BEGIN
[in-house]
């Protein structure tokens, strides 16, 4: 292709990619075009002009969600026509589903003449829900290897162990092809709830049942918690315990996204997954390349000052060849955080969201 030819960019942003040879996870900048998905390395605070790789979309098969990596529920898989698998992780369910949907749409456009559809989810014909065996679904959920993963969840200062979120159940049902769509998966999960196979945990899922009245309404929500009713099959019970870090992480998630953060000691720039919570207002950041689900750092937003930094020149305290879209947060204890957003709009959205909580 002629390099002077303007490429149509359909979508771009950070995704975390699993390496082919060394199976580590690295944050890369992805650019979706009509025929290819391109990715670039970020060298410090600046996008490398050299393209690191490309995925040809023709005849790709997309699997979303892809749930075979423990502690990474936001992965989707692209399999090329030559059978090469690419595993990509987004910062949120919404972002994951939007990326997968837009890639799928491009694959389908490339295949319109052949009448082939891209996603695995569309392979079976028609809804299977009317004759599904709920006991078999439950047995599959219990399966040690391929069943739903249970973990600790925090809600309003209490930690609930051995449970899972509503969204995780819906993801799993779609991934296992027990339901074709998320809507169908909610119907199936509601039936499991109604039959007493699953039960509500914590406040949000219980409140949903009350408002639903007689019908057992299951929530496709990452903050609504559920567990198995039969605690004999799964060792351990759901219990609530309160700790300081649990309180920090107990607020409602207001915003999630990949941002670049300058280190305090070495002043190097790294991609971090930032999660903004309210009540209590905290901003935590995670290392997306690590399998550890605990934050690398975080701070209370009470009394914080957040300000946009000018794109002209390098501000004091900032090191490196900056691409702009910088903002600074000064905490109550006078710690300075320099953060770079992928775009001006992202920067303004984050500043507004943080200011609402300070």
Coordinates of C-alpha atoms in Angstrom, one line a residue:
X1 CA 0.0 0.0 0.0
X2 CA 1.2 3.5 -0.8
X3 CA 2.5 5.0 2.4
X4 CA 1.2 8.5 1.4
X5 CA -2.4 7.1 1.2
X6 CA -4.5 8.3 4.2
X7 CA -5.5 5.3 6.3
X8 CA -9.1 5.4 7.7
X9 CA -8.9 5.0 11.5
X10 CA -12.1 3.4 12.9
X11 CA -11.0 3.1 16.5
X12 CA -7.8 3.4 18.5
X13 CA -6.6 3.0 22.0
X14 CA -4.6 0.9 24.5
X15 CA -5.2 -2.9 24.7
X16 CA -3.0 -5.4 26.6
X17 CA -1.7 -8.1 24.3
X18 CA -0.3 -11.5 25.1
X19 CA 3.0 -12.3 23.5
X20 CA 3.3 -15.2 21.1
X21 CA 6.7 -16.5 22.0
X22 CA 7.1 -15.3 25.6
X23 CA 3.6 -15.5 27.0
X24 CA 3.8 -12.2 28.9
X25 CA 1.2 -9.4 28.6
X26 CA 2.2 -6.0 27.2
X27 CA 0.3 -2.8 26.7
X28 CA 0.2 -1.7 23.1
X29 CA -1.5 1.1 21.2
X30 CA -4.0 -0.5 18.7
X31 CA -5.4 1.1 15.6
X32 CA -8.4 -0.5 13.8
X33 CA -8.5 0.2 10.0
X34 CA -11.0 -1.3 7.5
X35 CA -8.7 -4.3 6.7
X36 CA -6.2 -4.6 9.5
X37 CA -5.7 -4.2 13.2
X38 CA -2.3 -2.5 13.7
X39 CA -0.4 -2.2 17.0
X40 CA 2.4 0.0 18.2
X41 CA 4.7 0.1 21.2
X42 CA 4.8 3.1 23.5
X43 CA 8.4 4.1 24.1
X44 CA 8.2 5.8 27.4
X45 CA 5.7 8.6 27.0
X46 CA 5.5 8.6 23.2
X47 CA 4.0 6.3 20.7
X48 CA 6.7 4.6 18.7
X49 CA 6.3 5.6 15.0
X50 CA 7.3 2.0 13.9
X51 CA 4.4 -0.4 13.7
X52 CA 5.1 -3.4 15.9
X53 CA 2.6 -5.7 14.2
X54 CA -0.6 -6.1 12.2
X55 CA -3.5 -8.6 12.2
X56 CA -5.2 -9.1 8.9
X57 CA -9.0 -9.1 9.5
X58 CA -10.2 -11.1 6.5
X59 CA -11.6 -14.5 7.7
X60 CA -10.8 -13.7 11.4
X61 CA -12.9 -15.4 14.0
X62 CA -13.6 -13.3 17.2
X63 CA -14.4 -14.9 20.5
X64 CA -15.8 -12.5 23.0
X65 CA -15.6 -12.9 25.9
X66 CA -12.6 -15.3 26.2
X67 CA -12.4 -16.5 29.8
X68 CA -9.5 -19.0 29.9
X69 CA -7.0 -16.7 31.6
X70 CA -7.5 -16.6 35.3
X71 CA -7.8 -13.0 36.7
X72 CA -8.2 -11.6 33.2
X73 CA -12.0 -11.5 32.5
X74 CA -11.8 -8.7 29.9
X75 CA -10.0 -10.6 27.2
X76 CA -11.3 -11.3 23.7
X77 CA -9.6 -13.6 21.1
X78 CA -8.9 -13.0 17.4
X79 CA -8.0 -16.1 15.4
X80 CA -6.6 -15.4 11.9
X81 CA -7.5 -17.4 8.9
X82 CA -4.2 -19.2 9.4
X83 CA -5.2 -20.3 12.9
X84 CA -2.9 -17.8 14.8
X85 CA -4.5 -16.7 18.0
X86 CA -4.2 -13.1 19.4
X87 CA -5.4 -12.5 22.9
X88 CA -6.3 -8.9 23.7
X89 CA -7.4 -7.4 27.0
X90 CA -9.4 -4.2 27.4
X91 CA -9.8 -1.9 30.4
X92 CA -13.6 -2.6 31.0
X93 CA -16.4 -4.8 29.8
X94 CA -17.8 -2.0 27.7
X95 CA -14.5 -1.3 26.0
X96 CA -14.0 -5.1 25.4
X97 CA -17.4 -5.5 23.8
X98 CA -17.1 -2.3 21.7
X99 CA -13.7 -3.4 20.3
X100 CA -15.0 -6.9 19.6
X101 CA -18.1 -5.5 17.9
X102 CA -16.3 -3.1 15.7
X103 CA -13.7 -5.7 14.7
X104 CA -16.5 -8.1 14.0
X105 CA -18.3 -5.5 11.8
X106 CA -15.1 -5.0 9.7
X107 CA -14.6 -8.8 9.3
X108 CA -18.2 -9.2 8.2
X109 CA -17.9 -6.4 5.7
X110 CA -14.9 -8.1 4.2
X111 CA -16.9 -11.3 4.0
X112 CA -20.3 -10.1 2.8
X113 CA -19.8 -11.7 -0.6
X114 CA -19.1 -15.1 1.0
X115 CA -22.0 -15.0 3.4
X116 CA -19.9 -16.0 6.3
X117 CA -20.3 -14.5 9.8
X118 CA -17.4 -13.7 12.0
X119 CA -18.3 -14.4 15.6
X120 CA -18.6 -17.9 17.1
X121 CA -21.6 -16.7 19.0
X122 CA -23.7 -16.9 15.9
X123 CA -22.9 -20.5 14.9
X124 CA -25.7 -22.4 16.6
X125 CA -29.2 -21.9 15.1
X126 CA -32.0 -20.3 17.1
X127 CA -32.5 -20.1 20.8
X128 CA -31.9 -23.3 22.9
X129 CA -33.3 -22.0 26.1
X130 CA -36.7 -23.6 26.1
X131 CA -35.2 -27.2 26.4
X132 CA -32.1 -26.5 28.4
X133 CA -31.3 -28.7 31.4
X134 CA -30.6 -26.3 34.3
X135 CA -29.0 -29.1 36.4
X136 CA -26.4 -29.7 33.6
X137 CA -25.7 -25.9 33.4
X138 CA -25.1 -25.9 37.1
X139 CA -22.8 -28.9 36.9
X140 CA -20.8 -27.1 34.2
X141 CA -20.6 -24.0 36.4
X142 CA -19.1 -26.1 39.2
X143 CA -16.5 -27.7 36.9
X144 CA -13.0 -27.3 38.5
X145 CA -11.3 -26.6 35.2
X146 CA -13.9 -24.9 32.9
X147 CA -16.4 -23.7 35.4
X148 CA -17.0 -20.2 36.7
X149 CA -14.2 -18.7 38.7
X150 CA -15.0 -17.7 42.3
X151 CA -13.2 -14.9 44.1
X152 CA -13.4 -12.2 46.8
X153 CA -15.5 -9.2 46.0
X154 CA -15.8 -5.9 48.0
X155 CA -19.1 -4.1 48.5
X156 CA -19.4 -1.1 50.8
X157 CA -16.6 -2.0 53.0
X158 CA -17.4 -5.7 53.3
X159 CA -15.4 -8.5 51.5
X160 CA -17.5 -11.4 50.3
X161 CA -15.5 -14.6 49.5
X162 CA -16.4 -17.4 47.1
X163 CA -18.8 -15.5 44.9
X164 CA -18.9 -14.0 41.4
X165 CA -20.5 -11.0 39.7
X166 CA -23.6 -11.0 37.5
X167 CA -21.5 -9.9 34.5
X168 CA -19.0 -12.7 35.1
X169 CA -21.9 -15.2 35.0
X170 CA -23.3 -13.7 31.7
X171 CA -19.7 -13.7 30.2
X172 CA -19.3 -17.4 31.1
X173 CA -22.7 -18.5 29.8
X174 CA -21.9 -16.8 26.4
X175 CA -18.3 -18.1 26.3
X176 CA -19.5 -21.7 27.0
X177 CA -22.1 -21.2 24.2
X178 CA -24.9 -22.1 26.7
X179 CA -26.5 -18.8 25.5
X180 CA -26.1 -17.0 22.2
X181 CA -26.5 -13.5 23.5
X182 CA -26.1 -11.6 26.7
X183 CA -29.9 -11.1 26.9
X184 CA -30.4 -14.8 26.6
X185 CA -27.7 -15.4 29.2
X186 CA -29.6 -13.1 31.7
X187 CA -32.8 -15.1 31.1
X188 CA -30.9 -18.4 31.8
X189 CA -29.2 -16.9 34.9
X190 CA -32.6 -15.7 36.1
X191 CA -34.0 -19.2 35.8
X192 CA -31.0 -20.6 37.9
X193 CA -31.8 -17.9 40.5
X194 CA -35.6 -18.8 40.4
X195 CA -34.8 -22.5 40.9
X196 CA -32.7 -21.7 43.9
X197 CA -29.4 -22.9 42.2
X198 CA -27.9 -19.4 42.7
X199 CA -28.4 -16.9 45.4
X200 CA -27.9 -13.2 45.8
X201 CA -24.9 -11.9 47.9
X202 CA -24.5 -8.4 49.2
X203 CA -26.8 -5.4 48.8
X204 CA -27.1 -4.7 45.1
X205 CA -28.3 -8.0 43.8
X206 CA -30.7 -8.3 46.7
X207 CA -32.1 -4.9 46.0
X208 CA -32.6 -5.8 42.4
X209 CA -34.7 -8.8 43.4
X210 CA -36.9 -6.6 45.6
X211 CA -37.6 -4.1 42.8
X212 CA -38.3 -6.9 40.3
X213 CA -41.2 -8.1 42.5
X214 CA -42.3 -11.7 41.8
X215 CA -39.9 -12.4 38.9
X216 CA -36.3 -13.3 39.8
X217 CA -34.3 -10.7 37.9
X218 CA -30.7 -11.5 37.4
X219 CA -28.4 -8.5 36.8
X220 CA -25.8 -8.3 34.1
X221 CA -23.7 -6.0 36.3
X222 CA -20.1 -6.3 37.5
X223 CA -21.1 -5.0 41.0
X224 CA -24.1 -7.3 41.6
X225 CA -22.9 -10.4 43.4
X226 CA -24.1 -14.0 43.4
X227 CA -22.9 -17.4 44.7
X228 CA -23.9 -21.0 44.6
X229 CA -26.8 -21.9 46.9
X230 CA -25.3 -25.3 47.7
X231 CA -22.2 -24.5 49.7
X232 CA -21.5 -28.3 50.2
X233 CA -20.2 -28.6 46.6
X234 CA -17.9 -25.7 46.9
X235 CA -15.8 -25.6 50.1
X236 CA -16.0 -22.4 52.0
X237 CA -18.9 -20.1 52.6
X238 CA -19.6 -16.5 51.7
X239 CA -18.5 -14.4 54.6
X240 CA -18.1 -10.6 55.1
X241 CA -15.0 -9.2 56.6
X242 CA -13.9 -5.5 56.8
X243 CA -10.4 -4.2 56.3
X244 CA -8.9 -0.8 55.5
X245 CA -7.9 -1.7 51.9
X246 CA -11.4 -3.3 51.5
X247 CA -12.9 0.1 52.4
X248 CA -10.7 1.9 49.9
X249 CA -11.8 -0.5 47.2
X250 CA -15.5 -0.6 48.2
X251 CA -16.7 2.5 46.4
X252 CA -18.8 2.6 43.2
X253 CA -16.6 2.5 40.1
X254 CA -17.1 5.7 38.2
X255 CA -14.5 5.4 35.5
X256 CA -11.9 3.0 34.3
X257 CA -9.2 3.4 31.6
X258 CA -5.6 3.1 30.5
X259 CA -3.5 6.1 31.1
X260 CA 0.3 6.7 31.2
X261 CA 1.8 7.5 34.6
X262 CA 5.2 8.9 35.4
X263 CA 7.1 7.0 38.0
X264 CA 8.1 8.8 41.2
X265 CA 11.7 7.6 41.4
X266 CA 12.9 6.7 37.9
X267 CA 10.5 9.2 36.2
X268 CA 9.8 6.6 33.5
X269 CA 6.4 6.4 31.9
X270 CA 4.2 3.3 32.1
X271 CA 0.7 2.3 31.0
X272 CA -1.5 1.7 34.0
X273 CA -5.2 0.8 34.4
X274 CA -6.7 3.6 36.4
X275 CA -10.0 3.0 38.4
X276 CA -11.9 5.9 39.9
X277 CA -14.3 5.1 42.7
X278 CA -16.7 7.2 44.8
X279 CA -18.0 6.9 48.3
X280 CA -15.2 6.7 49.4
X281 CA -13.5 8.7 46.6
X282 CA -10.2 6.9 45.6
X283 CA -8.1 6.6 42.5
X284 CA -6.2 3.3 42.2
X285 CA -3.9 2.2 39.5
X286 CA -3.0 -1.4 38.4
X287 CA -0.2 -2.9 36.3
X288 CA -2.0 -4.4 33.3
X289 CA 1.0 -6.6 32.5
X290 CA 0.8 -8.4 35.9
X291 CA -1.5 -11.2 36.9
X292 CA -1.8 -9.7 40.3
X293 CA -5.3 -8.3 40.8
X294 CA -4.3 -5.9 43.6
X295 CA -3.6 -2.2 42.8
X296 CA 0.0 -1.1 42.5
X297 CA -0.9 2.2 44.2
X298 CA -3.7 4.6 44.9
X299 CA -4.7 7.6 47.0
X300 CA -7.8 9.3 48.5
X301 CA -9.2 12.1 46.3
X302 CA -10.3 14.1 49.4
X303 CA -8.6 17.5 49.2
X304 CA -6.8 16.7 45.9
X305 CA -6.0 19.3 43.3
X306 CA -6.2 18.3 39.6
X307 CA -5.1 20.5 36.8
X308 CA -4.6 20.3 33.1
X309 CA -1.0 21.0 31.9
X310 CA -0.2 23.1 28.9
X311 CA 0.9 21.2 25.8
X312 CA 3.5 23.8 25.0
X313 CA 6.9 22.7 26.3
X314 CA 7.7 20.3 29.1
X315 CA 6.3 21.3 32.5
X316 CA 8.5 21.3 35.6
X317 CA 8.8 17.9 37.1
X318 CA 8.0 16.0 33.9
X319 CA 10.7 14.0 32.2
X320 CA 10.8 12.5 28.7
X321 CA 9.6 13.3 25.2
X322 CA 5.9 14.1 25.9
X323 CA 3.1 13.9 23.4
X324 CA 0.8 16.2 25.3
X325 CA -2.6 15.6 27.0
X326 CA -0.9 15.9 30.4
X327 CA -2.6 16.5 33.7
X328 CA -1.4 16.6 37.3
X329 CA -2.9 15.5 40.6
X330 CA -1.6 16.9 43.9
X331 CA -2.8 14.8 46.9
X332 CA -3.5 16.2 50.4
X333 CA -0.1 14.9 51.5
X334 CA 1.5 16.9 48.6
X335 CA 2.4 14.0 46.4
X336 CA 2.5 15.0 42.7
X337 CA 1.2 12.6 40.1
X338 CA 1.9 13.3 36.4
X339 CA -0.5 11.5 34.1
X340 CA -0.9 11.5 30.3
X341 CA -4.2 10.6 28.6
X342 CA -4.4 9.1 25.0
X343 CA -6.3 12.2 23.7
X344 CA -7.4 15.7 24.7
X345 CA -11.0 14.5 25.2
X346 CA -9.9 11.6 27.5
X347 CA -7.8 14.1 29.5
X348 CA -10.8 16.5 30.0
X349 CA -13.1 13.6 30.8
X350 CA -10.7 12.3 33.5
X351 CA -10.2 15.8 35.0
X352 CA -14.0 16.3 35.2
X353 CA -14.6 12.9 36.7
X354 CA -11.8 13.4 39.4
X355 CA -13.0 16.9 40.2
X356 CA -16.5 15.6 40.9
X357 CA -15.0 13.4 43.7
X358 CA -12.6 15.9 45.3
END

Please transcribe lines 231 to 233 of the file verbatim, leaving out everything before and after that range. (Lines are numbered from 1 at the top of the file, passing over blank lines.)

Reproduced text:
X228 CA -23.9 -21.0 44.6
X229 CA -26.8 -21.9 46.9
X230 CA -25.3 -25.3 47.7